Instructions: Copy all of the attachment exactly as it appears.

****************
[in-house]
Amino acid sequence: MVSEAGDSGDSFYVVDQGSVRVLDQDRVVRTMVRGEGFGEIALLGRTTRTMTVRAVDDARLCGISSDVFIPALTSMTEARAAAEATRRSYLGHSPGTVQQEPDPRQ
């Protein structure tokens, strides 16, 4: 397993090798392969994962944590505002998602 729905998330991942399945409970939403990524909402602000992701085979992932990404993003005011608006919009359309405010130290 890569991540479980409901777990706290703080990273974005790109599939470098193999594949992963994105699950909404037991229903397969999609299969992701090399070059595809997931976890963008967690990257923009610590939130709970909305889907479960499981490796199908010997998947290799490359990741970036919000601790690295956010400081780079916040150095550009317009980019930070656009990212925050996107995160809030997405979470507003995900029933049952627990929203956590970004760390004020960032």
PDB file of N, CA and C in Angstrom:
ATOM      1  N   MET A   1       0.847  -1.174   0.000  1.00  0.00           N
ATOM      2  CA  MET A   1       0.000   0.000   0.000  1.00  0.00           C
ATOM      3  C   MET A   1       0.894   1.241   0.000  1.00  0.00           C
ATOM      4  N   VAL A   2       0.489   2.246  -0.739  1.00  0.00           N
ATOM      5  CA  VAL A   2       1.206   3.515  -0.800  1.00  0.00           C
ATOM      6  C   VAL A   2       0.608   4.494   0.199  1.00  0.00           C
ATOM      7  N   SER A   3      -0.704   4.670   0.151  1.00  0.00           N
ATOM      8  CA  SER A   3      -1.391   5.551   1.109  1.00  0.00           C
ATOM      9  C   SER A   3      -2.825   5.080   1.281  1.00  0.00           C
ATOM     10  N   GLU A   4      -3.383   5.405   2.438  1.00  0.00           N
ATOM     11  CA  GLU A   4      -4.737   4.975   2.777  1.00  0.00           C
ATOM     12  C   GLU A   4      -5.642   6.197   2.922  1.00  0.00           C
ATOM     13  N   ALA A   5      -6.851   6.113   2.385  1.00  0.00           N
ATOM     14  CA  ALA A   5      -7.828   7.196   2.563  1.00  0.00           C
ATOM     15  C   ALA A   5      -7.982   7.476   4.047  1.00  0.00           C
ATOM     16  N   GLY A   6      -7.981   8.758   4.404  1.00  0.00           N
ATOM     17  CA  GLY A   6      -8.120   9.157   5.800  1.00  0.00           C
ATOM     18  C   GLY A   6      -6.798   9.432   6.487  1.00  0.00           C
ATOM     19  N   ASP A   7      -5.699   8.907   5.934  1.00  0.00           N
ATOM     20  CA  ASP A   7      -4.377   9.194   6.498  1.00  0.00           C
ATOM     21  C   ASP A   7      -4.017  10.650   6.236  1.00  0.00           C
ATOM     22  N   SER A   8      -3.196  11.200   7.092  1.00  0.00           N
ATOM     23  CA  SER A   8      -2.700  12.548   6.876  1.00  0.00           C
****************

[in-house]
Amino acid sequence: MVSEAGDSGDSFYVVDQGSVRVLDQDRVVRTMVRGEGFGEIALLGRTTRTMTVRAVDDARLCGISSDVFIPALTSMTEARAAAEATRRSYLGHSPGTVQQEPDPRQ
């Protein structure tokens, strides 16, 4: 397993090798392969994962944590505002998602 729905998330991942399945409970939403990524909402602000992701085979992932990404993003005011608006919009359309405010130290 890569991540479980409901777990706290703080990273974005790109599939470098193999594949992963994105699950909404037991229903397969999609299969992701090399070059595809997931976890963008967690990257923009610590939130709970909305889907479960499981490796199908010997998947290799490359990741970036919000601790690295956010400081780079916040150095550009317009980019930070656009990212925050996107995160809030997405979470507003995900029933049952627990929203956590970004760390004020960032």
PDB file of N, CA and C in Angstrom:
ATOM      1  N   MET A   1       0.847  -1.174   0.000  1.00  0.00           N
ATOM      2  CA  MET A   1       0.000   0.000   0.000  1.00  0.00           C
ATOM      3  C   MET A   1       0.894   1.241   0.000  1.00  0.00           C
ATOM      4  N   VAL A   2       0.489   2.246  -0.739  1.00  0.00           N
ATOM      5  CA  VAL A   2       1.206   3.515  -0.800  1.00  0.00           C
ATOM      6  C   VAL A   2       0.608   4.494   0.199  1.00  0.00           C
ATOM      7  N   SER A   3      -0.704   4.670   0.151  1.00  0.00           N
ATOM      8  CA  SER A   3      -1.391   5.551   1.109  1.00  0.00           C
ATOM      9  C   SER A   3      -2.825   5.080   1.281  1.00  0.00           C
ATOM     10  N   GLU A   4      -3.383   5.405   2.438  1.00  0.00           N
ATOM     11  CA  GLU A   4      -4.737   4.975   2.777  1.00  0.00           C
ATOM     12  C   GLU A   4      -5.642   6.197   2.922  1.00  0.00           C
ATOM     13  N   ALA A   5      -6.851   6.113   2.385  1.00  0.00           N
ATOM     14  CA  ALA A   5      -7.828   7.196   2.563  1.00  0.00           C
ATOM     15  C   ALA A   5      -7.982   7.476   4.047  1.00  0.00           C
ATOM     16  N   GLY A   6      -7.981   8.758   4.404  1.00  0.00           N
ATOM     17  CA  GLY A   6      -8.120   9.157   5.800  1.00  0.00           C
ATOM     18  C   GLY A   6      -6.798   9.432   6.487  1.00  0.00           C
ATOM     19  N   ASP A   7      -5.699   8.907   5.934  1.00  0.00           N
ATOM     20  CA  ASP A   7      -4.377   9.194   6.498  1.00  0.00           C
ATOM     21  C   ASP A   7      -4.017  10.650   6.236  1.00  0.00           C
ATOM     22  N   SER A   8      -3.196  11.200   7.092  1.00  0.00           N
ATOM     23  CA  SER A   8      -2.700  12.548   6.876  1.00  0.00           C